Automation slashes production costs in plastics sector
Investment in robotic automation can help plastics product producers improve their competitiveness by slashing costs and improving production processes. That is the verdict of Mike Wilson, general industry sales and marketing manager for ABB’s UK robotics business.
Wilson believes automation can produce energy savings, improve productivity and increase manufacturing flexibility.
He cites the example of Swedish company AD Plast, a fourth tier automotive supplier, which installed 15 ABB robots on site and four robotised moulding machines to produce a three-part cooling system hose connector that can be found in a wide range of vehicles, including Mercedes-Benz cars.
Each robot sits at the centre of a production cell complete with quality-control systems. Raw plastic material for use in the moulds is contained in a separate area of the factory, where it is first conditioned and then fed by vacuum hose directly to the respective automated moulding machine. In the case of the three-part cooling system hose connector, both male and female parts are manufactured and then checked prior to assembly by a robot vision system.
Using a series of cameras, measurements are taken of each part to check that the cast pieces are within accepted tolerances – if there is an error, the robot system will reject the part. They are then assembled with an O-ring and subjected to an automated pressure test.
Once this has been passed, there is a final inspection by the vision system before the parts are packed and dispatched.
Using the robot manufacturing technique allows the company to run 24-hour production in three daily shifts. Wilson says: “Robotisation of AD Plast has allowed the company to remain competitive in the face of strong competition from overseas. In particular, the company can achieve consistent quality levels throughout its production cycle while maintaining competitive pricing.”
Robotics suppliers are not just urging the plastics sector to invest in their products but also to update these to improve productivity.
Nigel Richardson, managing director of Kent-based Geku, says the plastics industry has been historically slow in making investment in six-axis robots due to a misconception as to the cost and complexity of using multi-axis robots.
“Although six-axis may not always be the best solution when compared to the more traditional Cartesian ones, they are increasingly more likely to offer a low-cost and more flexible answer and moulders would be wise to give articulated robots serious consideration when contemplating new automation projects,” he explains.
Geku is embarking on a new project with injection moulding machinery supplier Arburg where a UK customer has older Cartesian robot systems already in operation. The existing robots currently demould the part before clipping a brass terminal block into the moulding. They then palletise the assembly before placing slip sheets in between each completed layer. The newly designed cell, while performing exactly the same operations, utilises just one six-axis ABB robot which undertakes all the required tasks including a simplified terminal assembly. The floor space requirement is also reduced considerably which is another obvious advantage.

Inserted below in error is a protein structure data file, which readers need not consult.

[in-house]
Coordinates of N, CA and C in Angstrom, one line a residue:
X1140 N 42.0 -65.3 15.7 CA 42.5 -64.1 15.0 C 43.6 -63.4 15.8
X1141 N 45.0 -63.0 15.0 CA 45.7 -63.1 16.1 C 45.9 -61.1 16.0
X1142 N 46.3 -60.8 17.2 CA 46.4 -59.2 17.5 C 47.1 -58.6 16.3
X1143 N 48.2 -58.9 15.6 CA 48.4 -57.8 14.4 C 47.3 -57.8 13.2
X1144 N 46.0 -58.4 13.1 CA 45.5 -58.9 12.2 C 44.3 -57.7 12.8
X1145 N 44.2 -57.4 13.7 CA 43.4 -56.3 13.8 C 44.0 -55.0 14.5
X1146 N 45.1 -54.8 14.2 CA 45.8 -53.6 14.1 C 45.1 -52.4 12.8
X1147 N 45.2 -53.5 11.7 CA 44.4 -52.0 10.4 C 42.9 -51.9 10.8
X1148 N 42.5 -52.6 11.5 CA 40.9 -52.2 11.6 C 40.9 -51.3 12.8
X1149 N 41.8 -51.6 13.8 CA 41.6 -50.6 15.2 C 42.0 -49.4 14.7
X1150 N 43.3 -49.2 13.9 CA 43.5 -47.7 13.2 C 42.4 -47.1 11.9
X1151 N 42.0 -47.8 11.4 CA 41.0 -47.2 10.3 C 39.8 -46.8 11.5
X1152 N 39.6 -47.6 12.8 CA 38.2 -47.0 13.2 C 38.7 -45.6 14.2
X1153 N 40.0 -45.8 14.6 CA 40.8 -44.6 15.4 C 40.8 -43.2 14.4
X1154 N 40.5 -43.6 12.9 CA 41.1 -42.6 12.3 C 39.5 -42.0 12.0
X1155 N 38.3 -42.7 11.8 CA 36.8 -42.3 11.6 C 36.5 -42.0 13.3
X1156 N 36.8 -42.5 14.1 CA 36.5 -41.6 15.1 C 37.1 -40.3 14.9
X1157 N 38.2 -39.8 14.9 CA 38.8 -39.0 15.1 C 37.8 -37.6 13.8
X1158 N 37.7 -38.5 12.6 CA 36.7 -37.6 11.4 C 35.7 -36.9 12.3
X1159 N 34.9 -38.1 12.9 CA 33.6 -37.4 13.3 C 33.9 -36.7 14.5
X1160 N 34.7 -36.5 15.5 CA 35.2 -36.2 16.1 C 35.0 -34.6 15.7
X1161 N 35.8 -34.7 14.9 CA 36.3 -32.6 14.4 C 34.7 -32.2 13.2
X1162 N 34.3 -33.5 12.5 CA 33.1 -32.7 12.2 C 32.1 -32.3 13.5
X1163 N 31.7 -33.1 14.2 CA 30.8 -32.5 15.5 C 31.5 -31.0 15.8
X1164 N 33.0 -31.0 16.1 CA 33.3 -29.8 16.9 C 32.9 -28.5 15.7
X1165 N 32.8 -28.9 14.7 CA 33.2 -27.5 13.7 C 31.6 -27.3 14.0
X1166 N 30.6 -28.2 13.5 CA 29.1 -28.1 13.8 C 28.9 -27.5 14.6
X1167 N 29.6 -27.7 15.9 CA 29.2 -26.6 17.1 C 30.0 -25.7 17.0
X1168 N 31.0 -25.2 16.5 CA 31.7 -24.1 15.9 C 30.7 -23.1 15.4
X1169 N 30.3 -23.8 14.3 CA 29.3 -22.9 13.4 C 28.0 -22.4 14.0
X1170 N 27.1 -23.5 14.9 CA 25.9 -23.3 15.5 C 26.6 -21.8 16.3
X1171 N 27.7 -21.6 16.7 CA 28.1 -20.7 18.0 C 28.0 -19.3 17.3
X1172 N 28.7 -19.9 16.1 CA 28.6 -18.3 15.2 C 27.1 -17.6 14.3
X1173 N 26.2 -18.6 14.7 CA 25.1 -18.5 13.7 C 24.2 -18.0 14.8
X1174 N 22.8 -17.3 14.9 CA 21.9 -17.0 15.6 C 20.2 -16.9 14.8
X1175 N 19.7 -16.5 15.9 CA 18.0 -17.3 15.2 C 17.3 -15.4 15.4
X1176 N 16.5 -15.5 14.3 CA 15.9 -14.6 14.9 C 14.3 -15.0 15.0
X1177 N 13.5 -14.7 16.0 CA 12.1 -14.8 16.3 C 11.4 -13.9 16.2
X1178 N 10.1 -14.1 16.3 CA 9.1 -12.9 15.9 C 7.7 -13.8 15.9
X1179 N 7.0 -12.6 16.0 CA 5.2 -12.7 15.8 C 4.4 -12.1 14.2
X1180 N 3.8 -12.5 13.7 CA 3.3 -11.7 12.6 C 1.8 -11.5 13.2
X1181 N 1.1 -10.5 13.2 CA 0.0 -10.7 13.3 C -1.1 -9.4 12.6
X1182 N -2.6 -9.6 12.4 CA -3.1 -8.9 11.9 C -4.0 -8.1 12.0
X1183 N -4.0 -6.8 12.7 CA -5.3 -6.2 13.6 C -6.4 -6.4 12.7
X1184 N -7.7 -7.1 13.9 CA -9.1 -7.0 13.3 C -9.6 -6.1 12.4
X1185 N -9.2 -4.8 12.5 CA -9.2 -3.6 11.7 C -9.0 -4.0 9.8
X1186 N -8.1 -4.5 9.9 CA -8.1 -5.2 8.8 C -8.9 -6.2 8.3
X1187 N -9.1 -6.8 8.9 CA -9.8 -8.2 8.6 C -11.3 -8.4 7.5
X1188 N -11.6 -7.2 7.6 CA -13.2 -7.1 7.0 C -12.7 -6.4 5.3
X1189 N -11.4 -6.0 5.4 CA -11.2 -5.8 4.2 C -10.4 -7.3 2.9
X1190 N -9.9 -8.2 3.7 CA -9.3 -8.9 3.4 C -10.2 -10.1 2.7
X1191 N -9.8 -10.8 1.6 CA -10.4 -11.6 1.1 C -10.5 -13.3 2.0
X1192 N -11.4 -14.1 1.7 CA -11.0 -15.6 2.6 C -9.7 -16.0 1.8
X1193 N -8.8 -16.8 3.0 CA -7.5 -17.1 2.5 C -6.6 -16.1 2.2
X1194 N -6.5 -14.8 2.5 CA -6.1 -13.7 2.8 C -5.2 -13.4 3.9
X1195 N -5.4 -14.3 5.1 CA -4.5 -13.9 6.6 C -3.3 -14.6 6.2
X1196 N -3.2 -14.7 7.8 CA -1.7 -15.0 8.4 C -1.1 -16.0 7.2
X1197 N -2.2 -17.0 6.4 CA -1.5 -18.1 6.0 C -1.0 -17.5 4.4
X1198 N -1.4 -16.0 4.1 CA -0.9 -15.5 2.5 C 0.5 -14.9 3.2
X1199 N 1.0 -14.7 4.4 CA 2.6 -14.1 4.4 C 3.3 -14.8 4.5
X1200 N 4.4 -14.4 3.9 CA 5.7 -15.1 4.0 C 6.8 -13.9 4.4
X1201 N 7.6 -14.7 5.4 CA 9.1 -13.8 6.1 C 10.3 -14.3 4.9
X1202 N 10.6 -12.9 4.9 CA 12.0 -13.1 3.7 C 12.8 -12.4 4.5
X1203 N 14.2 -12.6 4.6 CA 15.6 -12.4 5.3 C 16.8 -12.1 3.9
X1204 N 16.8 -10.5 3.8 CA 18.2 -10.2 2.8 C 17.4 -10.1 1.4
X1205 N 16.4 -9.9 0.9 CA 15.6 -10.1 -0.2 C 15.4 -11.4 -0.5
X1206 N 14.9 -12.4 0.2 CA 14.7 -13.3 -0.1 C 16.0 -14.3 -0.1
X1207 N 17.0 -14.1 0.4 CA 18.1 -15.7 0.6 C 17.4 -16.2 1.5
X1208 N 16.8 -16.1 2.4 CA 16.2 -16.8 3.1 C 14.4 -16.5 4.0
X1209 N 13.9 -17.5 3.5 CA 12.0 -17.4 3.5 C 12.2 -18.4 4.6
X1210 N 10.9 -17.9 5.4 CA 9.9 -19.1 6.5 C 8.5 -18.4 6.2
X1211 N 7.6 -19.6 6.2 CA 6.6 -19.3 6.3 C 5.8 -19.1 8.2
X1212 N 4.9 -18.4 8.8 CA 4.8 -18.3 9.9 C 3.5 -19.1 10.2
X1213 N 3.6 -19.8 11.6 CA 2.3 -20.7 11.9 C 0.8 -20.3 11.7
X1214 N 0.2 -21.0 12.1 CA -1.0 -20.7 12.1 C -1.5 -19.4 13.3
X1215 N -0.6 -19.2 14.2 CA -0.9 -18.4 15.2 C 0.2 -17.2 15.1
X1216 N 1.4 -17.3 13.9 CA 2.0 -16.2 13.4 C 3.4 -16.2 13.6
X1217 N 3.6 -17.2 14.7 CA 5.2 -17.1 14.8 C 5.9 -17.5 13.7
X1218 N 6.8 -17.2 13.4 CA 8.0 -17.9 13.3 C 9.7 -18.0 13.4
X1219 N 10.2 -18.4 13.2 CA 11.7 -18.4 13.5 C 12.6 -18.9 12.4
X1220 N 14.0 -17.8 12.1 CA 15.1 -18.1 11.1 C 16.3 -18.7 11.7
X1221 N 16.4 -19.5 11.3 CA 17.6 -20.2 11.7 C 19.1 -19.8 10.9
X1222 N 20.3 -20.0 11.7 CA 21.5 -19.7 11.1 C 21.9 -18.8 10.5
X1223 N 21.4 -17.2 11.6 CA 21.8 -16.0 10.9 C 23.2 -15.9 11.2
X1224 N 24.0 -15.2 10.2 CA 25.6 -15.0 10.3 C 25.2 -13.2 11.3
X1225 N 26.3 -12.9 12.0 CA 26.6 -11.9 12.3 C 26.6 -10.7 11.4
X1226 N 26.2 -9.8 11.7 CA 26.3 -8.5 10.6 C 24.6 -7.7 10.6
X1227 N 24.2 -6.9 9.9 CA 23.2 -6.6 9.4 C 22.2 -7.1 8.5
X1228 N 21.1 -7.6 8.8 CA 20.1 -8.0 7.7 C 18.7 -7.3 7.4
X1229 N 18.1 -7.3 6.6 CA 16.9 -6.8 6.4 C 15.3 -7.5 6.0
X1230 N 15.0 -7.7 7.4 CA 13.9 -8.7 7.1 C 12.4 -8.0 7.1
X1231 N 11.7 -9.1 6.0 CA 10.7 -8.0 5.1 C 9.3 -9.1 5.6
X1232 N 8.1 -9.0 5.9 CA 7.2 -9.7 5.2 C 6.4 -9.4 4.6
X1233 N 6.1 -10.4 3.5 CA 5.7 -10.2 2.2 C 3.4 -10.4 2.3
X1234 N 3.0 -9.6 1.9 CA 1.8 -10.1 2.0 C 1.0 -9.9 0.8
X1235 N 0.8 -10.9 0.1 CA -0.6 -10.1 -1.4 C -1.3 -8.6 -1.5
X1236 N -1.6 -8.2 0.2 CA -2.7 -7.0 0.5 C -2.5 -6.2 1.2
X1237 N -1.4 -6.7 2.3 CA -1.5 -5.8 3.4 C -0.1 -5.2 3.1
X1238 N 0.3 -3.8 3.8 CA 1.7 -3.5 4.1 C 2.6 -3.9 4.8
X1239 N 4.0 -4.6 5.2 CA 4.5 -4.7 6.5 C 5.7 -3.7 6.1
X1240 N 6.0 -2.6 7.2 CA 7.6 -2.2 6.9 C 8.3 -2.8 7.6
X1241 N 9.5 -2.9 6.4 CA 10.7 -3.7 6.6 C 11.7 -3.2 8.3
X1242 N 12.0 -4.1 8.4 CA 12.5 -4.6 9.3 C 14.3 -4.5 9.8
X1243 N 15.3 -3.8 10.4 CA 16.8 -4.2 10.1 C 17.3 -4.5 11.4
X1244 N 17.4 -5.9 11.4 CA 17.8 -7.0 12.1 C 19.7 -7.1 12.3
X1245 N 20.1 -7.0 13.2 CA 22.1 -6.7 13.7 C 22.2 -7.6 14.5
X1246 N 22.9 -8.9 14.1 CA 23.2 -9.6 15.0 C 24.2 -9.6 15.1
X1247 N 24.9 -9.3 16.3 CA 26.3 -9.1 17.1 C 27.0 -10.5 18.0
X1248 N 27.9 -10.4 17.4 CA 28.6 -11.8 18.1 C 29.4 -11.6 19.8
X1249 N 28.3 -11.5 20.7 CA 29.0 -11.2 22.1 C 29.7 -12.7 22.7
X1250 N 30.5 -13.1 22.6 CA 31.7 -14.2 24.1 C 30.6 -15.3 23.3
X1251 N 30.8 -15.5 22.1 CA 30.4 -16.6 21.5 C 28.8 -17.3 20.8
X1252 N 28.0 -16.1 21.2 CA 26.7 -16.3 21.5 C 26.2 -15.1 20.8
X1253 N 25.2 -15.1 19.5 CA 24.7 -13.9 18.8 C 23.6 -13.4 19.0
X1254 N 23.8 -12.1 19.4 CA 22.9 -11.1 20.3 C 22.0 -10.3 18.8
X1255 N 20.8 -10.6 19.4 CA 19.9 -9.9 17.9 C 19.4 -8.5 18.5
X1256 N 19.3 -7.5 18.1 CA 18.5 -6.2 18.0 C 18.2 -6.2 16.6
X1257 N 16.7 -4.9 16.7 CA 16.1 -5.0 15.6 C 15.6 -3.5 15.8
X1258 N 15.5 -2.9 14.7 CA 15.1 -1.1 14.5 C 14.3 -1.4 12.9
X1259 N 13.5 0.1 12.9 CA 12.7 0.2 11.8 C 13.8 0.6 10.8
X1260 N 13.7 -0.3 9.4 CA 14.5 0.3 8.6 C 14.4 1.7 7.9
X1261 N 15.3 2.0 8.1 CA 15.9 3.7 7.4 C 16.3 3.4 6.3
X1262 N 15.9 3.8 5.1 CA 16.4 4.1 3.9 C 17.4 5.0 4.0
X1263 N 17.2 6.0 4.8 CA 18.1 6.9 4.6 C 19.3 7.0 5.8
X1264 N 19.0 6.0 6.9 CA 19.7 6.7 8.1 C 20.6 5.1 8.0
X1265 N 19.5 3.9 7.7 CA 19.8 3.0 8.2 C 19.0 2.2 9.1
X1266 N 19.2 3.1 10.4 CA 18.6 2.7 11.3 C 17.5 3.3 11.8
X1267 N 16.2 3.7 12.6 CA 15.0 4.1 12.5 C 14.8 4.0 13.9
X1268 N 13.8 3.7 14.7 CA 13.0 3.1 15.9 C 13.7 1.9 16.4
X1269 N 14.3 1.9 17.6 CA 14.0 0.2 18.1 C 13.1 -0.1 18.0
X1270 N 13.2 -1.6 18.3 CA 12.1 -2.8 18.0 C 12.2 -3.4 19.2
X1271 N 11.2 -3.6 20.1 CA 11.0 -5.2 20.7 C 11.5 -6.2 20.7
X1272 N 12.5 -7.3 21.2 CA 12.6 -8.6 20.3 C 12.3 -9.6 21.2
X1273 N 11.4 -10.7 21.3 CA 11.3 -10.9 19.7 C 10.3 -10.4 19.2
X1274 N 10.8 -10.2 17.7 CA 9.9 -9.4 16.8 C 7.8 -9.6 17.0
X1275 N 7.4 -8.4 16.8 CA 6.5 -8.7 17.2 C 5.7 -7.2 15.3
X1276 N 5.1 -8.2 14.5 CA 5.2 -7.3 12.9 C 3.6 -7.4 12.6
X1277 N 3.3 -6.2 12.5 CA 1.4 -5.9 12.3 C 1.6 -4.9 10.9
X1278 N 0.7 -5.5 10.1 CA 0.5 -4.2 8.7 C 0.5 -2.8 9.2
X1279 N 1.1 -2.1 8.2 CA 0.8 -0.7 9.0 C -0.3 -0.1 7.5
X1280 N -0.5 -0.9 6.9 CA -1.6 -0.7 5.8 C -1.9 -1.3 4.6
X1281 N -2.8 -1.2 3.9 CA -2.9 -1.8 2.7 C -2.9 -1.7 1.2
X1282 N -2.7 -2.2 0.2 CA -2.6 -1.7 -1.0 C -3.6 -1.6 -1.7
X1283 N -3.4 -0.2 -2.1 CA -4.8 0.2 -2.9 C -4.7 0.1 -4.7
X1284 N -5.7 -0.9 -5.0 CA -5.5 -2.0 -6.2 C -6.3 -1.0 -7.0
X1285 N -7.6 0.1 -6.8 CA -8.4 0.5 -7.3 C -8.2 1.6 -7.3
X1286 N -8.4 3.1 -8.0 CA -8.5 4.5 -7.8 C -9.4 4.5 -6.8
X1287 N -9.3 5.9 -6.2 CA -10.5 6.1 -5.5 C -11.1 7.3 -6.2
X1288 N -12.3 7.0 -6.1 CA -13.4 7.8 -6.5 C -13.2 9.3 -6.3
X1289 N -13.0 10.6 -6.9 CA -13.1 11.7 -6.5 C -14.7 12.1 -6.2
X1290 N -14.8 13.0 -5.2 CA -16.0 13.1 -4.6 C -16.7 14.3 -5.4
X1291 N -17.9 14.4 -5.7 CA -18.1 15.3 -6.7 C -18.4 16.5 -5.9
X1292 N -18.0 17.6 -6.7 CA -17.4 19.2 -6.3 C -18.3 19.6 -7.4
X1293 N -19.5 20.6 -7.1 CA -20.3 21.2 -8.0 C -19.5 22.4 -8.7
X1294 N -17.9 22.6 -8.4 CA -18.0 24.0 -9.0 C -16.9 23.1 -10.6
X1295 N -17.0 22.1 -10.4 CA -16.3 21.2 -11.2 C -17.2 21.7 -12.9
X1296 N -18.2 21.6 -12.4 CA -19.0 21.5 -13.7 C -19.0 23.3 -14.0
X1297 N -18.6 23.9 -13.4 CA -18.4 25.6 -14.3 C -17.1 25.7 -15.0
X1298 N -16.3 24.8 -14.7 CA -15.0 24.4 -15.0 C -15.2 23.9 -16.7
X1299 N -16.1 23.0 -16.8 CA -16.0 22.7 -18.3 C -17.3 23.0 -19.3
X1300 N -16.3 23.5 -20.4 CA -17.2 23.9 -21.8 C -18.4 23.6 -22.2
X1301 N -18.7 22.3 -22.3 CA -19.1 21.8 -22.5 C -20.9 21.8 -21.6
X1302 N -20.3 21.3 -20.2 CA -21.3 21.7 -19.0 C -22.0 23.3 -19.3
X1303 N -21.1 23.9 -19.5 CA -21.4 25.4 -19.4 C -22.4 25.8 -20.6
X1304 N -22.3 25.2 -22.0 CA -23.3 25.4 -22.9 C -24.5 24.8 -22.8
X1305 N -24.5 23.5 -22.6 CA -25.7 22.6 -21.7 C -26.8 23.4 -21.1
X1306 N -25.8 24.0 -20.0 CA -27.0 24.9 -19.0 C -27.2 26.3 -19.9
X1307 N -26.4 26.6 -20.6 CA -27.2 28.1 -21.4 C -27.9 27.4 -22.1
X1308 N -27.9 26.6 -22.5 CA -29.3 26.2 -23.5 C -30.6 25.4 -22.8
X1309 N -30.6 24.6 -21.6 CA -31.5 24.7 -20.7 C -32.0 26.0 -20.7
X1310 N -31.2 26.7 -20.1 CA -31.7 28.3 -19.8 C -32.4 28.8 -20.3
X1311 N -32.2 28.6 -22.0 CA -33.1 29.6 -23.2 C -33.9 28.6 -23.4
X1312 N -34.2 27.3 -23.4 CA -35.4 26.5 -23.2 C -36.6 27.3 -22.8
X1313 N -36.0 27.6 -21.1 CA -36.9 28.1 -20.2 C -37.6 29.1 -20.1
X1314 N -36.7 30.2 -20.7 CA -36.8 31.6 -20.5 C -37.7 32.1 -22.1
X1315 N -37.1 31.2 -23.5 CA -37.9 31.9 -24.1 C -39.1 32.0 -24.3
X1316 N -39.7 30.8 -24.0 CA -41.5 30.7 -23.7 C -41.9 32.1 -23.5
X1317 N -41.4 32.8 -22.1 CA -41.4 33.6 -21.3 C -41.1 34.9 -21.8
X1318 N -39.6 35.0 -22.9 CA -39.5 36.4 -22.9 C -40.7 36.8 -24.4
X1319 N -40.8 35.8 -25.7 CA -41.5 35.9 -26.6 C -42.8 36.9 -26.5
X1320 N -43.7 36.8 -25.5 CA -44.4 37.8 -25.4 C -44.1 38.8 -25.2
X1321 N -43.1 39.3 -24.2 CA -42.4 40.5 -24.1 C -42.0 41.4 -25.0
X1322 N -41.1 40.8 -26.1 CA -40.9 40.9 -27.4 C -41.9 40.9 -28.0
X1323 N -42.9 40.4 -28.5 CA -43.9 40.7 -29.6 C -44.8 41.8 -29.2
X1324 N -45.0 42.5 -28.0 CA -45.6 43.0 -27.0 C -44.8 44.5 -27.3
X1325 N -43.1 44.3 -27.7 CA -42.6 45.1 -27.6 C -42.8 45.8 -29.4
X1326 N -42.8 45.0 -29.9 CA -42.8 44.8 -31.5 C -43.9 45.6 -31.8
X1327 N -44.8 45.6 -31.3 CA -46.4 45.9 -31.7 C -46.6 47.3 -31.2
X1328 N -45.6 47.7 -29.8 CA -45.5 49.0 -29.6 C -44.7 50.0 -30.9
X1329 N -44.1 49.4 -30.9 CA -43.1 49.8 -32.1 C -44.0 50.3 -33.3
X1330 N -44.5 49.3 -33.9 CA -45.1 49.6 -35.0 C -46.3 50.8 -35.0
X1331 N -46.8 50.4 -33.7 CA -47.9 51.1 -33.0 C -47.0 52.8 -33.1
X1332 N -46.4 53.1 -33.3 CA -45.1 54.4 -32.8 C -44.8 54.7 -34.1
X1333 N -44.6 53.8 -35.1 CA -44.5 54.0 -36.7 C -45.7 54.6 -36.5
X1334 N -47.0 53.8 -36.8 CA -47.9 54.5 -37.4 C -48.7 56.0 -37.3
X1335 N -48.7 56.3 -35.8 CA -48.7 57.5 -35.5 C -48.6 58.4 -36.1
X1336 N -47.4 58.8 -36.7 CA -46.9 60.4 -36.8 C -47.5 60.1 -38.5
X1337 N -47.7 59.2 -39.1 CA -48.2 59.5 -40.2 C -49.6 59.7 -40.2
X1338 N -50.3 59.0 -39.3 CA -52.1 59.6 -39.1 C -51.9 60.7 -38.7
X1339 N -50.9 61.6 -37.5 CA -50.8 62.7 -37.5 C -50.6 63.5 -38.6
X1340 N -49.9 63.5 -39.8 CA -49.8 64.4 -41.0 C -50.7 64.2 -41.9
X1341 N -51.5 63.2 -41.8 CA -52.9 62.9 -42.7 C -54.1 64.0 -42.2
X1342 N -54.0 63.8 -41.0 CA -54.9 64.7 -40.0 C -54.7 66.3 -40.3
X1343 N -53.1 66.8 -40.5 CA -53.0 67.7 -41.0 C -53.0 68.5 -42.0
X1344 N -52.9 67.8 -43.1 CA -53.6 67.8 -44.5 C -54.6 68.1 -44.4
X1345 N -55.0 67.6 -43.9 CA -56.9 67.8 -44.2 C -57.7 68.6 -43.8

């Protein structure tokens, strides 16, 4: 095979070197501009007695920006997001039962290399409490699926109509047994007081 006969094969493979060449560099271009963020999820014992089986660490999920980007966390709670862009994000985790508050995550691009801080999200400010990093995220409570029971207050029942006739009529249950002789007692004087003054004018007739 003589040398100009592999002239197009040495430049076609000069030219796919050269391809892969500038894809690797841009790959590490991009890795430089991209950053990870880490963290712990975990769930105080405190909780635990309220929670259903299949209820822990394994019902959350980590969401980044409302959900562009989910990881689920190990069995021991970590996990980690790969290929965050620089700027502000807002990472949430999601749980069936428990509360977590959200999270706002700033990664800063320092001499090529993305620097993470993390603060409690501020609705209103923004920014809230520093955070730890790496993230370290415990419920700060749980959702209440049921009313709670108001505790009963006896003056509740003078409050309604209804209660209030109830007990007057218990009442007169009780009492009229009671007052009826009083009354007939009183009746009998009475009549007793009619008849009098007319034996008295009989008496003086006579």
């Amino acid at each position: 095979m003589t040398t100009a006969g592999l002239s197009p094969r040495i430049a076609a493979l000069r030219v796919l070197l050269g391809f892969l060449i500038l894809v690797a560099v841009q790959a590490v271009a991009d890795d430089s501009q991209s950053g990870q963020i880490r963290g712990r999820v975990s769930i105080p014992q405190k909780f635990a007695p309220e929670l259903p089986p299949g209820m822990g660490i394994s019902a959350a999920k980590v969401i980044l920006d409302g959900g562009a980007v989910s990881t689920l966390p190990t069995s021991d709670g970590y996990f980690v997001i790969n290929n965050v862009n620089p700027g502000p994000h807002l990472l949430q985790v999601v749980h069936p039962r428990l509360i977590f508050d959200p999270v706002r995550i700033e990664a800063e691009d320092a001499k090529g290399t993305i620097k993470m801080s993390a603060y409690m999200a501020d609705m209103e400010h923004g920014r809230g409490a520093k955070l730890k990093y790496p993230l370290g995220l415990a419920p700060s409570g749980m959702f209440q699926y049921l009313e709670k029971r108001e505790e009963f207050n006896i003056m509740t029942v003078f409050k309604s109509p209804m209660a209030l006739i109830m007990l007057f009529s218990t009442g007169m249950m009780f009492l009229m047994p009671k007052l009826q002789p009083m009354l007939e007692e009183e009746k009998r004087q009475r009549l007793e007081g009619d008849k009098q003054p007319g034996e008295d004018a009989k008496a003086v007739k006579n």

Richardson says: “It’s not just about flexibility, it’s also about reliability – the ABB robot is designed to operate with up to 80,000 hours’ meantime between failure so you can be certain of improved output over the lifetime of the installation.”
He also believes more small to medium-sized moulders will invest in robotics following the introduction of ‘collaborative robots’, which are intended to physically interact with humans in a shared workplace, because they are cheaper, flexible, easy-to-programme and can be moved easily from one process to another.
The Universal Robot range of collaborative robots offered by Geku have payloads ranging from 3kg up to 10kg, and Richardson says “subject to suitable risk assessment can potentially operate without guarding and in some instances, payback period has been as low as 165 days”.
ABB has also introduced a new collaborative robot into its range. The “Yumi” is a twin armed robot designed for lightweight demoulding and post mould operations. It is available with standard gripper options and integral vision if required.
Meanwhile, French robotics supplier Sepro has launched a complete package including robot, peripheral equipment, automation system design and services for plastic injection moulding companies. ‘Solution by Sepro’ encompasses three-axis, five-axis and six-axis robots. Jean-Michel Renaudeau, chief executive of Sepro Group, says: “For years we have been saying that robots should be expected to do much more than simply replacing a machine operator for part removal. And, recently, more and more of our customers are discovering that they can improve productivity and make added-value parts by harnessing the power of automation. That is why we have launched this new initiative.”
Injection moulding machinery supplier Wittmann Battenfeld (WB) UK has reported strong growth in its robotics and automation business. Barry Hill, managing director of WB UK, says: “Many of our customers are planning ever more complex factory layouts and automation systems to match. Our ‘one-stop shop’ approach – including moulding machines, robots, material handling and other ancillaries – is able to help them.”
Hill adds at the higher end of technical moulding the Wittmann pro robot and the new sprue picker are making inroads.
Meanwhile, Nigel Flowers, managing director of Sumitomo Demag, attributes the increase in the number of injection moulding machines sold equipped with robots from 18% in 2010 to almost 32% in 2015 to the fact they have become easier to programme and simpler to integrate. He says: “You no longer need to call in an absolute expert to carry out reprogramming.”